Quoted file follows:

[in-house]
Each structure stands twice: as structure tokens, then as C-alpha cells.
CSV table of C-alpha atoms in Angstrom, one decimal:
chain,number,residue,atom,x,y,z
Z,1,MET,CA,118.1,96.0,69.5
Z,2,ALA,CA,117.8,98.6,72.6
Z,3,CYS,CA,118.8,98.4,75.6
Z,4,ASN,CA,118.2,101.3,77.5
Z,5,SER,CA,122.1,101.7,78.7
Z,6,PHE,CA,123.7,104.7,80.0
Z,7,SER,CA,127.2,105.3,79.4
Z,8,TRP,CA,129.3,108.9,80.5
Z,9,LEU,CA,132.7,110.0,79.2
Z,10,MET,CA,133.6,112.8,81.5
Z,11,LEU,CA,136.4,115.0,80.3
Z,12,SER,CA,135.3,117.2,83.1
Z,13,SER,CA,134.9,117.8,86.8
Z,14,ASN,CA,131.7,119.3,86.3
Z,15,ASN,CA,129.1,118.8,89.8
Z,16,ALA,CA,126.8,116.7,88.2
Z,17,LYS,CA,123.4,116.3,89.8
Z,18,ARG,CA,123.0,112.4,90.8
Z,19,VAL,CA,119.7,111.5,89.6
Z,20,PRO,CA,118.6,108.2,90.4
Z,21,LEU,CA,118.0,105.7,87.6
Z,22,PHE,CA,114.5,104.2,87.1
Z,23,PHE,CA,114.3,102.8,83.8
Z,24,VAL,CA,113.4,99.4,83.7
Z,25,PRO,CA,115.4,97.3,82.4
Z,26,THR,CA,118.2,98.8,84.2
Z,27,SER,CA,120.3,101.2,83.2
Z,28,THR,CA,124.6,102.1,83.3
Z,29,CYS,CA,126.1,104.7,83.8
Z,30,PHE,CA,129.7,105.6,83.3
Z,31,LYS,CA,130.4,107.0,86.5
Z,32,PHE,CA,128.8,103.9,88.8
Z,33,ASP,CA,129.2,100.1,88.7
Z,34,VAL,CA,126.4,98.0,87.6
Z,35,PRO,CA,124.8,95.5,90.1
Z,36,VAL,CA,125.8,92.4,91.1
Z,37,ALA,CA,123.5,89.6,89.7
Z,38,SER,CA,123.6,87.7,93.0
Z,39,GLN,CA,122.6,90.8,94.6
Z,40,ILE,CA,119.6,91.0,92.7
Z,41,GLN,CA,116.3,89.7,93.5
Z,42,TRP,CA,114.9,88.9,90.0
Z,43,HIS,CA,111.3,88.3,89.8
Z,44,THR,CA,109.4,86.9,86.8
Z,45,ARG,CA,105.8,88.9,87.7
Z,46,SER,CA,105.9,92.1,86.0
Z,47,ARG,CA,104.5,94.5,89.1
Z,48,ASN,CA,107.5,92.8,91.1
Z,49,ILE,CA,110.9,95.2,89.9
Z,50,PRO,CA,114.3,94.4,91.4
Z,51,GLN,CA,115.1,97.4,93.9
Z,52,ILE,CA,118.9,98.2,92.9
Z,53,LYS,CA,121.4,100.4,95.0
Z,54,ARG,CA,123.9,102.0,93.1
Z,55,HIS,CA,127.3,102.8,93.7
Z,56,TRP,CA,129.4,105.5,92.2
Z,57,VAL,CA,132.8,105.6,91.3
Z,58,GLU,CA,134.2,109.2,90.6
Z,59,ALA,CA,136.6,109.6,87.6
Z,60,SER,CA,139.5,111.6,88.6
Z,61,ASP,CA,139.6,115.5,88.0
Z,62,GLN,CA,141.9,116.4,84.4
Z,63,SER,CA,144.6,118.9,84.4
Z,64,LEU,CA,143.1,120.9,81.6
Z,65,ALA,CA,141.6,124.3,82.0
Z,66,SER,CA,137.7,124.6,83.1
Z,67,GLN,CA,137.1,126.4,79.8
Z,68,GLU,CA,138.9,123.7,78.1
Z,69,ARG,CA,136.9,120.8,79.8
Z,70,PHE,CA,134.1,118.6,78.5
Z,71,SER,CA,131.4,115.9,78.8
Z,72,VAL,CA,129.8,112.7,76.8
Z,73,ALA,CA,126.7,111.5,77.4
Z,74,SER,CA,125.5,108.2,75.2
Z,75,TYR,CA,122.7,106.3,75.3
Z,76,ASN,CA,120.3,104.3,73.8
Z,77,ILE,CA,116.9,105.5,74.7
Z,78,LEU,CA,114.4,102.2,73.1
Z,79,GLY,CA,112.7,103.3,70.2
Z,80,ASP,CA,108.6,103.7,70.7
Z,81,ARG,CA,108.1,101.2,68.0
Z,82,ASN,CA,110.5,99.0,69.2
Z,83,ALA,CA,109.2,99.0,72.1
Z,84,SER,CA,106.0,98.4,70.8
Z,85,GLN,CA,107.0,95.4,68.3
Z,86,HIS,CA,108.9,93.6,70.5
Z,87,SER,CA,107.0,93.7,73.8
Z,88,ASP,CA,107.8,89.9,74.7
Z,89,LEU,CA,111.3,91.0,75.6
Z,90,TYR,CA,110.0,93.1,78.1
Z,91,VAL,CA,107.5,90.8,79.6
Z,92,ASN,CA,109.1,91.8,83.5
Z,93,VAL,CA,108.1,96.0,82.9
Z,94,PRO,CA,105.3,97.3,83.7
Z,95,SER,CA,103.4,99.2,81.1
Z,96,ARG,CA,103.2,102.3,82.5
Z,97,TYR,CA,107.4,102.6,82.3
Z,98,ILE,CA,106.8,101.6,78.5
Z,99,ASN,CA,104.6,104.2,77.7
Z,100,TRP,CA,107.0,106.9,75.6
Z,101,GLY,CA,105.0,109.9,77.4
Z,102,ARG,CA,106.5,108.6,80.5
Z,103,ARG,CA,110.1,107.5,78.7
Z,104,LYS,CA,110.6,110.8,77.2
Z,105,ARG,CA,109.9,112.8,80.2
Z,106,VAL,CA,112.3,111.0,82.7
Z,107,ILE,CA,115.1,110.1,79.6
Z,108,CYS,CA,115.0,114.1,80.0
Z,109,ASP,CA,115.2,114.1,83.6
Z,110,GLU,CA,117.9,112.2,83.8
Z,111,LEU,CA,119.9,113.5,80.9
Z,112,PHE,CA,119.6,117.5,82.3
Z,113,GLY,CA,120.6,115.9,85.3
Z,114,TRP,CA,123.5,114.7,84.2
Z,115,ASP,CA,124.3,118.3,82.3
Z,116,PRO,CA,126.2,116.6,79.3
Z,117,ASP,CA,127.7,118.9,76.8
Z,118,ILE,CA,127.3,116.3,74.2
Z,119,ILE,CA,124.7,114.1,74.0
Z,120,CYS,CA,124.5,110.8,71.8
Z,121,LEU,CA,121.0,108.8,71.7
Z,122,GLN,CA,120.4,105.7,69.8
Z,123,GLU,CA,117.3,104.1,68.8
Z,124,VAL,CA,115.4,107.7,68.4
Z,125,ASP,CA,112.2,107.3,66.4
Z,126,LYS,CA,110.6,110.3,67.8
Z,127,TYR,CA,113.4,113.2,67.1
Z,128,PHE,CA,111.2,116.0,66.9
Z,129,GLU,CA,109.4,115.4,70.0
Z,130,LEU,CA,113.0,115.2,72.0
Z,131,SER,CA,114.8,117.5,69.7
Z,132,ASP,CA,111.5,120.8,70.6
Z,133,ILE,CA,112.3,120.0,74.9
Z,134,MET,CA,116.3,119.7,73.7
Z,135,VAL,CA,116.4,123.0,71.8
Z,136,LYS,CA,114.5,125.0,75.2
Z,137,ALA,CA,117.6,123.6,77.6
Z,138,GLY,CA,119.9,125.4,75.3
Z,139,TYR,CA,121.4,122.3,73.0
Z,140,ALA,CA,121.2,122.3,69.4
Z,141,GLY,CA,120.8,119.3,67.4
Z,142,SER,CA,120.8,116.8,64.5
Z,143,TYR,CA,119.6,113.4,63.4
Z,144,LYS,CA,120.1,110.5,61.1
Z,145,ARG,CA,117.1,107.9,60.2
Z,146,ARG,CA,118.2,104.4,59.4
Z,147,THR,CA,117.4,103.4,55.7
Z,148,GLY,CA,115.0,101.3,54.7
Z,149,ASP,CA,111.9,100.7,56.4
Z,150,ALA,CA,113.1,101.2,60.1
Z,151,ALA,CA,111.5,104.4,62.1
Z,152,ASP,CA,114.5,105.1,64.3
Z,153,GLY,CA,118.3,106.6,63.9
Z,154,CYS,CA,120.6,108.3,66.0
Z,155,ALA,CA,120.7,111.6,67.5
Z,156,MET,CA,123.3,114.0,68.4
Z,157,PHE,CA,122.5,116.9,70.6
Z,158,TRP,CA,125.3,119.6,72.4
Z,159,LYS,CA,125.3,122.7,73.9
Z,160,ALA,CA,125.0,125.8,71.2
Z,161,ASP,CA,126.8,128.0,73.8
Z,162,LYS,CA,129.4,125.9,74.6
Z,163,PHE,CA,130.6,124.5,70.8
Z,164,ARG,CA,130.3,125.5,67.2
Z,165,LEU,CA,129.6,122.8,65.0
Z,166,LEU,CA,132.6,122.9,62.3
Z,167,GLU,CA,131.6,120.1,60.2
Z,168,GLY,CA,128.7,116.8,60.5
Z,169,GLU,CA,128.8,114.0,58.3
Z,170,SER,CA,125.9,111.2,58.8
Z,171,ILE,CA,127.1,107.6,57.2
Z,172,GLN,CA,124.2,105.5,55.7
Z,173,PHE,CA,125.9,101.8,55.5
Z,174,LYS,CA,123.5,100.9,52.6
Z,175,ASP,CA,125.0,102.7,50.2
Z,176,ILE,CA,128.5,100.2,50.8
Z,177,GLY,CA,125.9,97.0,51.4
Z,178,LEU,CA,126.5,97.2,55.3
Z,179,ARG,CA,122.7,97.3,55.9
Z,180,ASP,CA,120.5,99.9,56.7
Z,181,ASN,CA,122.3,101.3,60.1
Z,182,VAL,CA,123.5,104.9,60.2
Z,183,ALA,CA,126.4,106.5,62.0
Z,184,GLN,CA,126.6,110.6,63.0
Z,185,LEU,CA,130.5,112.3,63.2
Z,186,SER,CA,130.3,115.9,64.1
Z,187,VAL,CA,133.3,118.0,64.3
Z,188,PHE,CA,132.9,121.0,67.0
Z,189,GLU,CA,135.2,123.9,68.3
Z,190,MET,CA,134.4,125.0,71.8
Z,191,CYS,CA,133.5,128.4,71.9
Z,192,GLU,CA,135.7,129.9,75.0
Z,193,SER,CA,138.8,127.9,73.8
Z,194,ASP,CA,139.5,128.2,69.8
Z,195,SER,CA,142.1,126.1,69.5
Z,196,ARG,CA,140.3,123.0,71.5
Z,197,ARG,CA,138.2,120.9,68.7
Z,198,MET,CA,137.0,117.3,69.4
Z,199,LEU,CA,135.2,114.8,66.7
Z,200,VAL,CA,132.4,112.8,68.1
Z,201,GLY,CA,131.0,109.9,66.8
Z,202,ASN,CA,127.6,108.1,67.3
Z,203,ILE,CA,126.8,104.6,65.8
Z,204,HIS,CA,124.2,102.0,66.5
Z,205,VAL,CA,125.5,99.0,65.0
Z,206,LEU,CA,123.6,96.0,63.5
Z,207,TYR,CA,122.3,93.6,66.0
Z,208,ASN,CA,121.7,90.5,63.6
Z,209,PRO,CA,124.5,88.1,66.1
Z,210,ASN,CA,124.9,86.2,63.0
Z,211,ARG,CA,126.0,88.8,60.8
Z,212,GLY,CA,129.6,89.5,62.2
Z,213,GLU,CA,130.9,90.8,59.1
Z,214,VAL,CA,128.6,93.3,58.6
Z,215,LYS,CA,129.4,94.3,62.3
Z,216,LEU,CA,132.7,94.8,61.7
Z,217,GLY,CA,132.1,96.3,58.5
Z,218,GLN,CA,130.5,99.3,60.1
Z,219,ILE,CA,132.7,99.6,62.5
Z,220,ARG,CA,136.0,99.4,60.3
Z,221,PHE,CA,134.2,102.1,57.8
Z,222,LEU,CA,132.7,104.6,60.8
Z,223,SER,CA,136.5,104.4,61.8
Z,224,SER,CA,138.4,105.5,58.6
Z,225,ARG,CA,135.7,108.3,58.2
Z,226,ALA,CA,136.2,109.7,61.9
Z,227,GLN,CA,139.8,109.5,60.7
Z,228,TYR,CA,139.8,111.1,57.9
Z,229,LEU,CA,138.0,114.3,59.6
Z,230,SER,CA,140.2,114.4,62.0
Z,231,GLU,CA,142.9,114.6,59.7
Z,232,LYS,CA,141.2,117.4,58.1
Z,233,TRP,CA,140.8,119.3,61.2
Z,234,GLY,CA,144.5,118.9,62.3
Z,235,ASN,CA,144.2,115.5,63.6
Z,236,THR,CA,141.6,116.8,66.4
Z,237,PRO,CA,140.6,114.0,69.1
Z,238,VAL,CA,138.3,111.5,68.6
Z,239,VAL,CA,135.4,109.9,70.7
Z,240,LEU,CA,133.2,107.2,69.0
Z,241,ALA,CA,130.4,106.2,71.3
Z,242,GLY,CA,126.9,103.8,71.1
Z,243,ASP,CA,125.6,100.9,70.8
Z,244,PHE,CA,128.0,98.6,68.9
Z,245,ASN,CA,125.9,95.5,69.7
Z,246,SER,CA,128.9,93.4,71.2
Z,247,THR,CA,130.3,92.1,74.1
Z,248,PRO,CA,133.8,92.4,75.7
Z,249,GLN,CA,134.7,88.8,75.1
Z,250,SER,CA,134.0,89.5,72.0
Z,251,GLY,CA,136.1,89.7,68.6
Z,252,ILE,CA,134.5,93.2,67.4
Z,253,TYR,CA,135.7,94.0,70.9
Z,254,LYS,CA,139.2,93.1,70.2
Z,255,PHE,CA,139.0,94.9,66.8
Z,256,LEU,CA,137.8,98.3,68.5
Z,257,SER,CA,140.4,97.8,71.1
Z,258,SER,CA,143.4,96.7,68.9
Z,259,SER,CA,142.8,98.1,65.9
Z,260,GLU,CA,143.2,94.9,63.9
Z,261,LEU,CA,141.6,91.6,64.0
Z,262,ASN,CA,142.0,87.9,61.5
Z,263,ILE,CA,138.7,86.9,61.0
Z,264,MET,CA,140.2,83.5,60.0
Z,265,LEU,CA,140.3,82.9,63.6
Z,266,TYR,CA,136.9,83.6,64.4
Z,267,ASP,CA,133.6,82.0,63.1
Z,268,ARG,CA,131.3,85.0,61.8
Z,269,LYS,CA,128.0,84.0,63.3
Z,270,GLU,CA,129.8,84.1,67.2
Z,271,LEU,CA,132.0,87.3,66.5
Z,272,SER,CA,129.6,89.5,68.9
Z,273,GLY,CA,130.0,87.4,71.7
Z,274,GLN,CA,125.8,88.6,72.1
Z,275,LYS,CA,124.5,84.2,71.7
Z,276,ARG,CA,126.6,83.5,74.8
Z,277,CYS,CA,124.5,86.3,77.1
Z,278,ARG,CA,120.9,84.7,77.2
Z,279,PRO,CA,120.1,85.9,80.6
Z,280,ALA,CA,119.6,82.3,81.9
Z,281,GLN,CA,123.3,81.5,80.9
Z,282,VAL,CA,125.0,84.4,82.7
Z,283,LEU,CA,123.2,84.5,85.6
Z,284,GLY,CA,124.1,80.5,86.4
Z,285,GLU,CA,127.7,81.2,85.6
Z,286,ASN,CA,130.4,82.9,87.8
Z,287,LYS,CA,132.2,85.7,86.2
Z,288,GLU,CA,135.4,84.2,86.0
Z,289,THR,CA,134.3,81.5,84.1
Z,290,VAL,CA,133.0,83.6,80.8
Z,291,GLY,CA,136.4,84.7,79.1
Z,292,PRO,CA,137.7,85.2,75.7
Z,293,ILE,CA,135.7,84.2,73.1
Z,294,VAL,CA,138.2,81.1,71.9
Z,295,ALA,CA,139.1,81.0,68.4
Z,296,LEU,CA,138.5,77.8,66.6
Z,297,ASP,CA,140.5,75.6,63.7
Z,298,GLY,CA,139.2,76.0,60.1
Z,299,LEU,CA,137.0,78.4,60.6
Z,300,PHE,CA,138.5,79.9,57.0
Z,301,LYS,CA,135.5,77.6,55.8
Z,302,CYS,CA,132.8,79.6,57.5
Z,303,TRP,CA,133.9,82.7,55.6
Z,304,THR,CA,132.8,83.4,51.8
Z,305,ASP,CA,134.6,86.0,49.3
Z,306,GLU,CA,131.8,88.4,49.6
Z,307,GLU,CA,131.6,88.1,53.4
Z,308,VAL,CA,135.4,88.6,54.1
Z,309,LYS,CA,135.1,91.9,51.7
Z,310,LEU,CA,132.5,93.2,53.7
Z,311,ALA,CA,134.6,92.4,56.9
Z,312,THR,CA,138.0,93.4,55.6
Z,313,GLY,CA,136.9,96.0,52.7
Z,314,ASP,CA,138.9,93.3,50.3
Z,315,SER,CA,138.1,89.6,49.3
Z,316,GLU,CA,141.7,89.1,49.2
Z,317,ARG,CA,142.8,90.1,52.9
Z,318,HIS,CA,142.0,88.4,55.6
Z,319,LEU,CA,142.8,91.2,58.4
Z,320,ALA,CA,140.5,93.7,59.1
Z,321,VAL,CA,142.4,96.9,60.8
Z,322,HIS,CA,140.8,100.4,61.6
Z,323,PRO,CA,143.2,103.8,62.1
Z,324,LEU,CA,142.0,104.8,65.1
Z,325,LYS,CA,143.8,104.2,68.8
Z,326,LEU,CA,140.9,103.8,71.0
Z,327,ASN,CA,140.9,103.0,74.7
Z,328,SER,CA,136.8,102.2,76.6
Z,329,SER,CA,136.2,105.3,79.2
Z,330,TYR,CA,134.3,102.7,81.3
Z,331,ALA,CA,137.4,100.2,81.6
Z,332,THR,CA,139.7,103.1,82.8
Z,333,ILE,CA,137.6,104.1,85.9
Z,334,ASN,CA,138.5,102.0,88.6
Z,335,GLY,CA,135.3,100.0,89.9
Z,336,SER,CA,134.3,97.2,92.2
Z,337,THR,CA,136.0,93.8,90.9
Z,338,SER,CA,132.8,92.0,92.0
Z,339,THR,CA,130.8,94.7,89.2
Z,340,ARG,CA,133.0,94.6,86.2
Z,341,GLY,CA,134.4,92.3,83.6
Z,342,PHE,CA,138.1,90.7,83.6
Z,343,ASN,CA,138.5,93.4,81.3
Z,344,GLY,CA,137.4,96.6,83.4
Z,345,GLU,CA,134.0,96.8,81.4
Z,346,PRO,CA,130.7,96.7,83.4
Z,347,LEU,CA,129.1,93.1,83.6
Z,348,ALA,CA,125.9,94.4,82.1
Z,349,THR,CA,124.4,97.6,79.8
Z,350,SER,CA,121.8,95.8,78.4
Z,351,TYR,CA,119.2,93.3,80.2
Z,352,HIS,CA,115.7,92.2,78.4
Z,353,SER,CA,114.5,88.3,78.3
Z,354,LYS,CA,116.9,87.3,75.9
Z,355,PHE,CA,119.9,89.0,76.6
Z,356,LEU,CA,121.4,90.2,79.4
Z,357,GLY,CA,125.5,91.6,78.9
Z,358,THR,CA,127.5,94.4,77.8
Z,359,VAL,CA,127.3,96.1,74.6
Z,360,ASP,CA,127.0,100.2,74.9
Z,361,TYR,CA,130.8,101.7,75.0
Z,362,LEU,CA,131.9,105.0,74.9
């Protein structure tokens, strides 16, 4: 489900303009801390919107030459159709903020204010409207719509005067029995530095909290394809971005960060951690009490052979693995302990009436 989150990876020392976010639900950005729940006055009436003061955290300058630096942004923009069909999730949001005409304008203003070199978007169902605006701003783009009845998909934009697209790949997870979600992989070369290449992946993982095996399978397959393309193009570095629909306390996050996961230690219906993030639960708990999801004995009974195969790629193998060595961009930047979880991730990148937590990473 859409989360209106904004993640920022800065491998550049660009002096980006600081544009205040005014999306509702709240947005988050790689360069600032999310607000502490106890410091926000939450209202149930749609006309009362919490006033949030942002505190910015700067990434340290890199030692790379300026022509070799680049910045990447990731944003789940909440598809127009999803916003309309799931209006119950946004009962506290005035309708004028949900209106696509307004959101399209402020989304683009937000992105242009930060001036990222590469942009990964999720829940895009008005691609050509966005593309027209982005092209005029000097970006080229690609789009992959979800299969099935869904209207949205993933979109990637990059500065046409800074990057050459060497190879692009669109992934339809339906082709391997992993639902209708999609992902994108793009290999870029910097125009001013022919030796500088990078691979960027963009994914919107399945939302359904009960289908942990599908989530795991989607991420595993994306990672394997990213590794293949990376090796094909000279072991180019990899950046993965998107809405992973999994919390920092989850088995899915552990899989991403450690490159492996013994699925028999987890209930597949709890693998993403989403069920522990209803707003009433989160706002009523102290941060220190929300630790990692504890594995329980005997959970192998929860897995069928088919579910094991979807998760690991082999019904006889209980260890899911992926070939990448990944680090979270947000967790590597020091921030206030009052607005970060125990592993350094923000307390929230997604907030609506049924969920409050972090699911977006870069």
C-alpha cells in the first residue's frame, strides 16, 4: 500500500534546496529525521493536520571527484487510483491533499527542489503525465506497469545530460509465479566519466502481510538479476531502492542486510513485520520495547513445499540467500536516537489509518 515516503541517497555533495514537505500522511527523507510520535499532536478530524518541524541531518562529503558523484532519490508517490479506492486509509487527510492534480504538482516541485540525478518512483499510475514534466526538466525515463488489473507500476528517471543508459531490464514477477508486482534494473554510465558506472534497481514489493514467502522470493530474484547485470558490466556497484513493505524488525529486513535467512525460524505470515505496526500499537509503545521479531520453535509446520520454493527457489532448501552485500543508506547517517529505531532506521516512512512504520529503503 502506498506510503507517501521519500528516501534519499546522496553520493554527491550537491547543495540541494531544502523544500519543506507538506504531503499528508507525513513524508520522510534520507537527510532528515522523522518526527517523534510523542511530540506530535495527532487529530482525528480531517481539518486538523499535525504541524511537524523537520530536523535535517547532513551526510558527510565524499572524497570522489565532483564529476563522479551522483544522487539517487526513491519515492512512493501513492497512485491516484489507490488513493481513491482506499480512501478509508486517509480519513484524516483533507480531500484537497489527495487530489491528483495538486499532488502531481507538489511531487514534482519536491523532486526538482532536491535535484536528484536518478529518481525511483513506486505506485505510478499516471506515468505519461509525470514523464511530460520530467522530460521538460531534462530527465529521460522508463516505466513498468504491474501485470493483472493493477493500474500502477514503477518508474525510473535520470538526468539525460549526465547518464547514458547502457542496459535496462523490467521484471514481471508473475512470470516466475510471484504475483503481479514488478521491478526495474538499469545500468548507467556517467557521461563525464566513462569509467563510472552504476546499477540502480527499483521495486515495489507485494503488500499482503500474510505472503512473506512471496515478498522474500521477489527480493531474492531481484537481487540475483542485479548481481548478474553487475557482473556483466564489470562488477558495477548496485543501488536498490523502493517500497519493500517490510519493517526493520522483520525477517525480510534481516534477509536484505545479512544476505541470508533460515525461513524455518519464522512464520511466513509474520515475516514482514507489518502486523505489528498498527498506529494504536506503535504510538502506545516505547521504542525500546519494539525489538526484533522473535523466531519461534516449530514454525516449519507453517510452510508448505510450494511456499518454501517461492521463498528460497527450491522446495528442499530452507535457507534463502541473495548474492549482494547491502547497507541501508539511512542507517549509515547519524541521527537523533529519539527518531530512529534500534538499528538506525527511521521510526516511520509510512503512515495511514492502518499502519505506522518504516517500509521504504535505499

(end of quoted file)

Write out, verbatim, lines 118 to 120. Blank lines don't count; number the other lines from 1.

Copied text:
Z,114,TRP,CA,123.5,114.7,84.2
Z,115,ASP,CA,124.3,118.3,82.3
Z,116,PRO,CA,126.2,116.6,79.3